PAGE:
Orcadian guitar player Kris Drever (e.g. -> FW#23) and
Tasmanian bouzouki and mandolin player Luke Plumb
"Dorney Rock" is the third recording of the Scottish mandolinist
of The Occasionals ceilidh band fame:
traditional Scottish and Irish instrumental music; sometimes leaving the well-trodden
path; a pavane by Frenchman Pierre Attaignant (1494-1551); "Cancion Mixteca", a 1930's
song by a Mixtec Indian from Mexico that appeared in Wim Wenders' film "Paris, Texas".
An album of Celtic music - Scottish or otherwise - played on the mandolin is still
a rare treat. So enjoy it. Thanks, Kevin.
Malinky "The Unseen Hours"
CDTRAX26; 2005; Playing time: 62:56 min
One of the great traditional Scottish bands for a couple of years:
The five-piece group is fully equipped with whistles, flutes, uilleann pipes, fiddle, mandolin, banjo, bouzouki, guitar and bodhran.
And there is tremendous singer Fiona Hunter. And songs is the main business,
besides three instrumental tune sets exploring
Scottish and Nova Scotian and Irish and Scandinavian legacy.
"The Unseen Hours" features nine traditional songs and ballads.
Best known is the border ballad "Hughie the Graham" (included in the Child collection) and
the Irish song "Sean O Duibhir a'Ghleanna" (in an English translation).
There's more Child ballads ("Edom O Gordon", "King Orfeo") and
David Francey's (-> FW#30) "Flowers of Saskatchewan".
There is a first foray into the world of ballad writing.
"The Sun's Cousin", words by mandolinist Ewan MacPherson and tune by bouzouki player Steve Byrne,
is based on a Croatian folktale and it fits well into the Scottish tradition of supernaturals ballads.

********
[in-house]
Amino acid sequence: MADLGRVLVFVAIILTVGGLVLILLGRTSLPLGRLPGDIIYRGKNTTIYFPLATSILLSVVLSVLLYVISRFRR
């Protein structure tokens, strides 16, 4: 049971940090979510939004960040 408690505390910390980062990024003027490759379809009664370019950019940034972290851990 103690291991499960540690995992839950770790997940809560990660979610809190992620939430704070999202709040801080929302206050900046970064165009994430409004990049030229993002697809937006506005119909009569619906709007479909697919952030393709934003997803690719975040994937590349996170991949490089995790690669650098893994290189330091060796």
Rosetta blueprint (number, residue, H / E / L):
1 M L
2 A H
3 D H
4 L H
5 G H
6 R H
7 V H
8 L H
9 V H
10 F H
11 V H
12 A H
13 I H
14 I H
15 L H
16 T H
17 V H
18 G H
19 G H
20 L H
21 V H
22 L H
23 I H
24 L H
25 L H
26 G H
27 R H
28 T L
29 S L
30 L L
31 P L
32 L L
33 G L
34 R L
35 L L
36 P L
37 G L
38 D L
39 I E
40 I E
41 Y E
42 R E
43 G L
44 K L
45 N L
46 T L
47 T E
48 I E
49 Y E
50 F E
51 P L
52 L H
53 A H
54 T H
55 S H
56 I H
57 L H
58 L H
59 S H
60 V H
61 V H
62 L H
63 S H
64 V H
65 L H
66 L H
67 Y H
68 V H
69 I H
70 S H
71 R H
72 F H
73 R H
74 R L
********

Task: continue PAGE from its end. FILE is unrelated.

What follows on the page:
"The Unseen Hours" proves that Malinky is still going strong. For some time, hopefully.
Malý Princ [Demo CD]
Playing time: 48:50 min
Malý Princ is a seven-piece band from Presov, Slovakia, established from Slovakian pop bands in 2002. Together its members turned their attention to traditional Slovakian songs and
turned them into folk rock, pop and country music pieces. The songs are fairly raw
(at least the sound of the demo CD is), straight-forward, not very sophisticated
but mostly dominated by acoustic guitars and gypsy fiddle. They all have a rather
long duration, most of them are over six minutes. The sound is not as rocking as
fellow Slovakians Konaboj
and not as popsy as Druzina (see reviews above).
I suppose that audiences have much fun at Malý Princ concerts.
Rousing choruses that could inspire the waving of beer and dancing naked in the streets.
Malý Princ means the little prince,
apparantly taken from the famous novel of French aviator Antoine de Saint Exupéry.
Just like that, this Slovakian band has someting child-like and idealistic in their music.
(If you are much more interested in Slovakian (and Czech) folk (and folk rock)
music, search out the article about Indies Records
from Czechia in this FW issue.)
Email Malý Princ
Simon Mayor & Hilary James "Children's Favourites"
CDACS 054; 2005; Playing time: 73:26 min
Mandolin player Simon Major
and singer Hilary James
have a bias for Children's Music.
Both presented and wrote for BBC music education programmes since the 1970s
and wrote over 60 songs for children. They produced 5 albums in their Musical Mystery Tour series. "Children's Favourites" features 16 original compositions,
5 sketches and 8 selections from the classics (Holst, Schubert, Warlock, Handel, Vivaldi)
and traditional songs and tunes (Lavender's Blue, Sally Ann Johnson, Fais Dodo).
There is some echoing of the "Lullabies with Mandolins" album.
Not only mandolins can be heard but fiddles, guitars, banjos, ukuleles etc. as well.
This is a great record, not only suitable for children but for all ages.
What means children's music anyway?
Well, sometimes the tunes and songs are simpler, the words are not that subtle.
However, some of the arrangements are quite complex. I wonder if children can so easily
deal with it. After all I'd say: Recommended! It makes a nice Christmas present as well.
More English CD Reviews:Page 1 - Page 2 - Page 3 - Page 4 - Page 5 - Page 6
More German CD Reviews: Page 1 - Page 2 - Page 3
Overview: CD Review Contents